However, tastes change and a later generation must have considered the bold Victorian effect vulgar, and the whole thing was toned down, but with considerably less art and much less skill. The red marble was painted over because, one presumes, it was known to be "just" a paint effect. There is much Philistinism, where the destruction of art and beauty masquerades as improvement.

Sunday, 12 October 2014

Fireplace Archaeology!

fireplace arrives home - note cats-cradle strapping!
Every so often, I check though eBay for replacement architectural antiques for Balintore Castle. The wise advice I was given, early on, was to collect slowly and cheaply, for surely if you want a grand Victorian fireplace in a hurry it's going to cost you an arm and a leg. There is a huge difference in price between a polished-up antique marble fireplace in a high-end dealer's showroom, and one that is a little worse for wear, and that someone wants rid of quickly during building works to their home. In short don't pass up any opportunity, it may not occur later.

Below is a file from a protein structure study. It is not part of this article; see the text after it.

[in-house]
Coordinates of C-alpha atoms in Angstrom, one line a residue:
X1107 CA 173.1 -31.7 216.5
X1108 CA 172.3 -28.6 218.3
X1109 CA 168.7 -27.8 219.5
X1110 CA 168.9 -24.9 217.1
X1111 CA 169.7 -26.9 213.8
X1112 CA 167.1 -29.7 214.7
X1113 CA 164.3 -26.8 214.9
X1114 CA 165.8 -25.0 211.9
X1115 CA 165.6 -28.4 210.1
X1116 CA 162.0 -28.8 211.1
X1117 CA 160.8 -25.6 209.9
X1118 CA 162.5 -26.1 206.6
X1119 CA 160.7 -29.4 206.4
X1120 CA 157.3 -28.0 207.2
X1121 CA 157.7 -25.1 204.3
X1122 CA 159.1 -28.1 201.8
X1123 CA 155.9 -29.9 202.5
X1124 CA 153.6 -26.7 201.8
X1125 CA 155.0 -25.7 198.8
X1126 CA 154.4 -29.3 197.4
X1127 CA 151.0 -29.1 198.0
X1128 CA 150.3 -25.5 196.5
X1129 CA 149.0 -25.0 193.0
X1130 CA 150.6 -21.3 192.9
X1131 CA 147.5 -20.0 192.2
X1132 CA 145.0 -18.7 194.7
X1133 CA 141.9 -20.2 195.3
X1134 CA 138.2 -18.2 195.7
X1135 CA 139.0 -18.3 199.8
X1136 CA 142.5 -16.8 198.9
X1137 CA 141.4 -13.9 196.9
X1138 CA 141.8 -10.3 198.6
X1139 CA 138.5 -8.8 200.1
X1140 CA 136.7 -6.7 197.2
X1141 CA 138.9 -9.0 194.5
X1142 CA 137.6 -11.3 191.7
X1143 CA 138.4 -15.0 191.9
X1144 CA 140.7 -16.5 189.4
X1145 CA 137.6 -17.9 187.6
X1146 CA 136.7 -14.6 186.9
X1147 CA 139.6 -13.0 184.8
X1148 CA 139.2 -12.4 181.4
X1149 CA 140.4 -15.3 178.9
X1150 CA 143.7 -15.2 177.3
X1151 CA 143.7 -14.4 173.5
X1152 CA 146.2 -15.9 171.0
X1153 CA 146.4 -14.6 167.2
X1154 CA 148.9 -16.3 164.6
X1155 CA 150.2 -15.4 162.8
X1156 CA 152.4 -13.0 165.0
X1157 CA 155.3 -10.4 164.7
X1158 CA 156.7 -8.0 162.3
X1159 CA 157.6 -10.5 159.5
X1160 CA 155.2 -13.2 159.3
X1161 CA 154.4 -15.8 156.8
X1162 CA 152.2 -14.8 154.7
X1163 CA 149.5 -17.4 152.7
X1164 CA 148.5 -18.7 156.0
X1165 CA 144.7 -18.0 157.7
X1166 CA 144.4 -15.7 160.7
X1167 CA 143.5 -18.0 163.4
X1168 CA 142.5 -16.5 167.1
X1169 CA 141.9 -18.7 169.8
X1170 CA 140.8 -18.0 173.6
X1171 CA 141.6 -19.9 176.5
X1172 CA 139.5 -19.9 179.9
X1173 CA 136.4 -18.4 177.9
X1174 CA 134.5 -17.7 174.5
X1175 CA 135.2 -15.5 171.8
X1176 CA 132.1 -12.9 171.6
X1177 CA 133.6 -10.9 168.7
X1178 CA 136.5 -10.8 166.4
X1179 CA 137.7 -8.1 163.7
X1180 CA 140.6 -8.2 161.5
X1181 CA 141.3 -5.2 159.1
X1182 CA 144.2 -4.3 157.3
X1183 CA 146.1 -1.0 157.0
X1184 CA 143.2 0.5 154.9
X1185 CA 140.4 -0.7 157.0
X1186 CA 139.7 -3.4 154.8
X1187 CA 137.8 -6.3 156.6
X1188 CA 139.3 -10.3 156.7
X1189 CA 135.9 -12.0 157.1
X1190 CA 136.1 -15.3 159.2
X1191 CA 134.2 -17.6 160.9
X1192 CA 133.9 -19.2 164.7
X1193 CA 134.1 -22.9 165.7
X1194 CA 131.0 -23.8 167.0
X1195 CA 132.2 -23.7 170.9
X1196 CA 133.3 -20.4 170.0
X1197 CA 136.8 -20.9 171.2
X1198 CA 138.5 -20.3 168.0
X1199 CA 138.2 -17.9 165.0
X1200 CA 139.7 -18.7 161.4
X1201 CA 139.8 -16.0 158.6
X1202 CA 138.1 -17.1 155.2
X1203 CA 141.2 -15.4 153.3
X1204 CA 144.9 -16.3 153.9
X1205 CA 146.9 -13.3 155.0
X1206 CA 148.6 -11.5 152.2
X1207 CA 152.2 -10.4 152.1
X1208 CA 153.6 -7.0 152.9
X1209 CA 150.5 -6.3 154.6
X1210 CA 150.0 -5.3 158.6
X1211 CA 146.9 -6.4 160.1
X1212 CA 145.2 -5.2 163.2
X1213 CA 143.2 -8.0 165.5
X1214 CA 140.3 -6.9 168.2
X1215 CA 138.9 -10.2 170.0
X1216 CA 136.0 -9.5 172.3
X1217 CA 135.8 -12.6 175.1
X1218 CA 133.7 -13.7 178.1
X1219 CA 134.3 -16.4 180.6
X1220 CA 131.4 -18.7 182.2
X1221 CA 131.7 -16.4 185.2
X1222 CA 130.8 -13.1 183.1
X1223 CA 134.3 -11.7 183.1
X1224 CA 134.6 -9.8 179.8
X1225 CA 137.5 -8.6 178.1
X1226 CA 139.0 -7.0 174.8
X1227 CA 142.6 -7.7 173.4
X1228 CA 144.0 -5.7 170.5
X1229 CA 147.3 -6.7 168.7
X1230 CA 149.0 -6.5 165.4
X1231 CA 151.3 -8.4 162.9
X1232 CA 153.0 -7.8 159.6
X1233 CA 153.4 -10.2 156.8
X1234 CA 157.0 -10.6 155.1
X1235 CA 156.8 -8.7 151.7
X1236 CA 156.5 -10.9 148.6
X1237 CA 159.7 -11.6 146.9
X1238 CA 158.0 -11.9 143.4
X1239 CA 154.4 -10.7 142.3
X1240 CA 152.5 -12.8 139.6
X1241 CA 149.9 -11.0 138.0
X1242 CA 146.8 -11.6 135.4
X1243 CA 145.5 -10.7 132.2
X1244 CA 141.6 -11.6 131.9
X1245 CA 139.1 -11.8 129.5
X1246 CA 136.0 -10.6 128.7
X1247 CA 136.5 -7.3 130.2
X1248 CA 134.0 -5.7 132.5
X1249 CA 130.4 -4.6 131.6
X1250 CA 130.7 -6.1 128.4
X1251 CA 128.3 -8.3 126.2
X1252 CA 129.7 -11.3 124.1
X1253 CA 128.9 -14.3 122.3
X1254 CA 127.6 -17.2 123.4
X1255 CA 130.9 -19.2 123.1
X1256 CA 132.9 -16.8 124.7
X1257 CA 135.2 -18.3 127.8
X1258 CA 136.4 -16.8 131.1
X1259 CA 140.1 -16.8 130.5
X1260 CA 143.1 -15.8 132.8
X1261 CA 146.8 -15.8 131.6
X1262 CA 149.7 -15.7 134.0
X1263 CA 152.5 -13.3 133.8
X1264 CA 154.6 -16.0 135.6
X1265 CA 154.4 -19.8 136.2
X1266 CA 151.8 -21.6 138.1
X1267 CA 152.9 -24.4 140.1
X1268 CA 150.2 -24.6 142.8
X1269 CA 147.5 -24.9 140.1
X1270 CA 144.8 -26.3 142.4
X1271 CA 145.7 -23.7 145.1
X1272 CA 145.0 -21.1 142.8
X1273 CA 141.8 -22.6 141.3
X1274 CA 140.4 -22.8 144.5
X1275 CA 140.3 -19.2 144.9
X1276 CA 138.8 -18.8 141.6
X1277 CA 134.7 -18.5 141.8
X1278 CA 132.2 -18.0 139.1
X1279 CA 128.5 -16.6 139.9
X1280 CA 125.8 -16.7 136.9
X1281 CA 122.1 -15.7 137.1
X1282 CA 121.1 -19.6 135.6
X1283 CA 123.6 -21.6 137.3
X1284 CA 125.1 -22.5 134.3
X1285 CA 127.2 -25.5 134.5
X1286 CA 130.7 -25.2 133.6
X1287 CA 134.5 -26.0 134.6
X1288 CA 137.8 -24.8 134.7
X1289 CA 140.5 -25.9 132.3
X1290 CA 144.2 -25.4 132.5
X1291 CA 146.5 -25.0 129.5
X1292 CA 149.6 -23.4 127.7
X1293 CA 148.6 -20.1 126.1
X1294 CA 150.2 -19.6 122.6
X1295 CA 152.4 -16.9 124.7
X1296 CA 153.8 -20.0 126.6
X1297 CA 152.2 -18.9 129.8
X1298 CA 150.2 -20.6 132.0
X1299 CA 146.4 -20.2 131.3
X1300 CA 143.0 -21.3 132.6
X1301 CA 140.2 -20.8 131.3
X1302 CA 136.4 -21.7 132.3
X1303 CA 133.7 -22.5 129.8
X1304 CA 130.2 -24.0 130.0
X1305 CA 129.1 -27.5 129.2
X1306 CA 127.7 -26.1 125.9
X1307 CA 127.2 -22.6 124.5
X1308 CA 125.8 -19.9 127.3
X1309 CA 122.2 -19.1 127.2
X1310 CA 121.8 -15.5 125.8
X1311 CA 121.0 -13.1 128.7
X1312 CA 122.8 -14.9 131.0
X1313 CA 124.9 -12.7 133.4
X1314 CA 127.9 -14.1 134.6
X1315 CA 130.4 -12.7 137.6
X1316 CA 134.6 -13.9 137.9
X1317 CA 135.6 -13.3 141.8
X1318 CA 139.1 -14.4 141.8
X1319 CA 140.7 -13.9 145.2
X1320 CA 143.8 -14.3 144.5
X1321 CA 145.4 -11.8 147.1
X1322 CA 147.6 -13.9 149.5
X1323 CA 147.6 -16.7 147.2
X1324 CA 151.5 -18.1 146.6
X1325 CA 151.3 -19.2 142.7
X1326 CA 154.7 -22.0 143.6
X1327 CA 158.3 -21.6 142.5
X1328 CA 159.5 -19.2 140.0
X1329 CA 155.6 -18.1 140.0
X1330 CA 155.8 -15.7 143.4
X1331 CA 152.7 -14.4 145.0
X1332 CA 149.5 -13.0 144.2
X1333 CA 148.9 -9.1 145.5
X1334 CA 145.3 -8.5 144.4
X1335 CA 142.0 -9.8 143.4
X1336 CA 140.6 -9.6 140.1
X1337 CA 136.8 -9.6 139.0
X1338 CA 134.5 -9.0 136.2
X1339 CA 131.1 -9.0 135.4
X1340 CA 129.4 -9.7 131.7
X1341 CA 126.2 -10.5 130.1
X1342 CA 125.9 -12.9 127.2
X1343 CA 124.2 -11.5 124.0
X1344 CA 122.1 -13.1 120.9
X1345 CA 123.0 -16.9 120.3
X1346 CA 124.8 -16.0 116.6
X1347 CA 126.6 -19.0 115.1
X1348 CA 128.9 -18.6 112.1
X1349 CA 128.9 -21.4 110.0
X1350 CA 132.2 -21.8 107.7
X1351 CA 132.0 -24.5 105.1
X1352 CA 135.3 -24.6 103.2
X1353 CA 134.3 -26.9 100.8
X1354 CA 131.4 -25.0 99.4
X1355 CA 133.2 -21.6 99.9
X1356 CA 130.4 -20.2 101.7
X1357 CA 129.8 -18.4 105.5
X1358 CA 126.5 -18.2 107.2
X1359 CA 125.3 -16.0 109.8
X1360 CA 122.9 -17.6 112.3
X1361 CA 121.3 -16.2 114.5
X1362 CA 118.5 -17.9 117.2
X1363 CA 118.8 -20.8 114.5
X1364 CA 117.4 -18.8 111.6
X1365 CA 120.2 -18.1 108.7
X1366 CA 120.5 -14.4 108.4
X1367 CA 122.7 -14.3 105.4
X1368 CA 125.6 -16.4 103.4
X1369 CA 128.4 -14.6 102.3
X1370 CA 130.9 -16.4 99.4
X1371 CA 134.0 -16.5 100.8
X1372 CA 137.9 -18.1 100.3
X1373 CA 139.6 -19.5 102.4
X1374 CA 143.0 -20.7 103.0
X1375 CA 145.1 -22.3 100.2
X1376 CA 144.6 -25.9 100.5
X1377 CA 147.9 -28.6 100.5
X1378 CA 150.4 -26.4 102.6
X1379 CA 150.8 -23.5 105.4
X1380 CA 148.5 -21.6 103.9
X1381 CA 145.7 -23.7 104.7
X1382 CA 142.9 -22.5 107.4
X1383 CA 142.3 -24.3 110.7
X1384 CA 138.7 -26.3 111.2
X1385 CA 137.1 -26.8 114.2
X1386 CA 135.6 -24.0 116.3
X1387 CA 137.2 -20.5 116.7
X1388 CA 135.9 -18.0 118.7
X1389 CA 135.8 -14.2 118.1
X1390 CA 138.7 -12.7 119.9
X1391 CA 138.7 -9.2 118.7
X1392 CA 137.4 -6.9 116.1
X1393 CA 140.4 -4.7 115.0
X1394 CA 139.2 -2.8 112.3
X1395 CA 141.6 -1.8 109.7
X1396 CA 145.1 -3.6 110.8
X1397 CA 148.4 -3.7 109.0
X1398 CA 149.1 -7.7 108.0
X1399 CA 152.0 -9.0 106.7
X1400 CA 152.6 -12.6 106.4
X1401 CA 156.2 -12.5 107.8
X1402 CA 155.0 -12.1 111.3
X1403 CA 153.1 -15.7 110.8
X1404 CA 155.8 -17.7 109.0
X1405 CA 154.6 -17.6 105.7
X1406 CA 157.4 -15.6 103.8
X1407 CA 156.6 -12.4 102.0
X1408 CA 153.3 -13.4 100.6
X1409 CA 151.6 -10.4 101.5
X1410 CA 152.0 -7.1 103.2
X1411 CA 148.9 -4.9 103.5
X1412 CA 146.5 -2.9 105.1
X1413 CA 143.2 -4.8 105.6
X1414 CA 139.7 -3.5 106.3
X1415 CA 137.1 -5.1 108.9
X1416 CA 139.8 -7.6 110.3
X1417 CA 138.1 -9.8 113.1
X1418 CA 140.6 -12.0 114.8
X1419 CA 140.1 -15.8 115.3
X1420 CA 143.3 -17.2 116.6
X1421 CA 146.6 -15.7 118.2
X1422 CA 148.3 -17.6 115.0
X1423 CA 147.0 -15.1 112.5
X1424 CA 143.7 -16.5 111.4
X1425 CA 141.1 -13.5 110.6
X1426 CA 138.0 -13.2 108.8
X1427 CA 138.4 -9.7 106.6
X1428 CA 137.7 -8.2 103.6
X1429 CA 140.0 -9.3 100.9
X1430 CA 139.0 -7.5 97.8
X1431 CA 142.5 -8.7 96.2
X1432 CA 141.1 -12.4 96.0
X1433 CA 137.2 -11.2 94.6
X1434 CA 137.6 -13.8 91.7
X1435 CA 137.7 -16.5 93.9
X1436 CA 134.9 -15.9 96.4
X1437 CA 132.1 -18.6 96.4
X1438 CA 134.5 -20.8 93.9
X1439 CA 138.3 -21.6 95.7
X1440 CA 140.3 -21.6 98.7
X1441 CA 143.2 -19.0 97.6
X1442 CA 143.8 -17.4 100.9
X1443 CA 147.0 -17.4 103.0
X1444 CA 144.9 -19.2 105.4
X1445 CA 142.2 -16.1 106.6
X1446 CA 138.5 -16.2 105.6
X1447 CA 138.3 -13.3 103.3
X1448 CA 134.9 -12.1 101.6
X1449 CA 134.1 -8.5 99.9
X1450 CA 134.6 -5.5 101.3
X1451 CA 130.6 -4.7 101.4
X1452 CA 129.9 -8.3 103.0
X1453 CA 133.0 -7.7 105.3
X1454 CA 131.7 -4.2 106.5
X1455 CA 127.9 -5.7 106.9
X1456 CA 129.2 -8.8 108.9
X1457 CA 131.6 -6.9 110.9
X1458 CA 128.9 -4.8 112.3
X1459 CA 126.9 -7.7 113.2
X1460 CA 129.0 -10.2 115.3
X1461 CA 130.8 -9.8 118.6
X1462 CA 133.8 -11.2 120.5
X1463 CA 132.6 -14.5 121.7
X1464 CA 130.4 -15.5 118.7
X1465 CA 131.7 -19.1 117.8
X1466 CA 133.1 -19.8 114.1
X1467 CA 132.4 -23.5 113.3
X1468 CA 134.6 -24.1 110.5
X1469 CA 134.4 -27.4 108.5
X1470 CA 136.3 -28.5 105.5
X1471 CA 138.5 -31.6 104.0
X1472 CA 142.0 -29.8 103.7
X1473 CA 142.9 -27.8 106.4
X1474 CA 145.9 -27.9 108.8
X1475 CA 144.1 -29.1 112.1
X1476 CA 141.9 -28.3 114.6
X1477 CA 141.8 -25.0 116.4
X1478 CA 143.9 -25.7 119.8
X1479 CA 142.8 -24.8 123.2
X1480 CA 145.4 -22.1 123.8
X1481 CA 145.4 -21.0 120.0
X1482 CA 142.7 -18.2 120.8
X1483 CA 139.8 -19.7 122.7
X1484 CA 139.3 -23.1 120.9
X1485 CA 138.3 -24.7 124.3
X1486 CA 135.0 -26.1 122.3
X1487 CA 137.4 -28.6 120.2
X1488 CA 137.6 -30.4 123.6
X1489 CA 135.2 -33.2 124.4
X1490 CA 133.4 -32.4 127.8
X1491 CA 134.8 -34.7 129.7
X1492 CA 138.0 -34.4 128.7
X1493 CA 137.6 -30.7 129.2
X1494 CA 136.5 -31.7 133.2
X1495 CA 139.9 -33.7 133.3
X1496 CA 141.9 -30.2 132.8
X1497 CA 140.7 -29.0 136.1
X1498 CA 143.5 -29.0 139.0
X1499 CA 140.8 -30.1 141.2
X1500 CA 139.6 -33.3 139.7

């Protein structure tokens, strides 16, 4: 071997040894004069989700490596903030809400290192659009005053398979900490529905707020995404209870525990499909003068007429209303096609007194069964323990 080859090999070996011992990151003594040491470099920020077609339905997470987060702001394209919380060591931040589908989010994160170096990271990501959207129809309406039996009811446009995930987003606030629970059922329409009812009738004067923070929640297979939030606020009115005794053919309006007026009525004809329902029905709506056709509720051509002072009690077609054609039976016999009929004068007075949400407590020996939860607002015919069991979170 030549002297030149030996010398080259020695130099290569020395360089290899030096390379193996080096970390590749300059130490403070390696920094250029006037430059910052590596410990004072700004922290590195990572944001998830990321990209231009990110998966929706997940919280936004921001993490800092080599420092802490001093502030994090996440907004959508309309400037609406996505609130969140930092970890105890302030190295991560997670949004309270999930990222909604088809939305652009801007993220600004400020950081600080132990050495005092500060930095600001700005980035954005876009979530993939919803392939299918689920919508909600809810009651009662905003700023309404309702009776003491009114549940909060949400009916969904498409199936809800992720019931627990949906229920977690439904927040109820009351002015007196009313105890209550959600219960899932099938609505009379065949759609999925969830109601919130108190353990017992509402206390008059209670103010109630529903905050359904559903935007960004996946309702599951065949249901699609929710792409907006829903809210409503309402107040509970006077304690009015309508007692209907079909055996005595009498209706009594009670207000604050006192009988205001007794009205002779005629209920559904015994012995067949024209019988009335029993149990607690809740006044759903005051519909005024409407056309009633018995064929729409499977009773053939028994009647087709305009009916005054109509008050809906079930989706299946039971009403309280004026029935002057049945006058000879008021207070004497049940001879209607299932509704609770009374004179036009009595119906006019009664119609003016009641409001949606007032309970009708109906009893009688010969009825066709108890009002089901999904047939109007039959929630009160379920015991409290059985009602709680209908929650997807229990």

Anyhow, a fireplace turned up on eBay recently. The pictures showed that although the bits of the fireplace were covered in pigeon poo, there was something intriguing about it. The seller was unable to say whether the fireplace was slate or marble. The scale of the fireplace (it is a bit of a beast) suggested it should be marble. Slate fireplaces are for the less well-off, so are generally smaller. The principle goes that if someone could afford a large fireplace, then they could afford marble. However, the grey marble panels looked painted on because the marbling pattern was a little "soft". There was a limit to what I could discern from the low-res photos, but for £100 it was worth a punt. :-) The original fireplaces at Balintore were marble rather than slate, but the design of this fireplace was something special that I had not seen before, so on the principle of going for quality items I felt that it was immaterial whether slate or marble.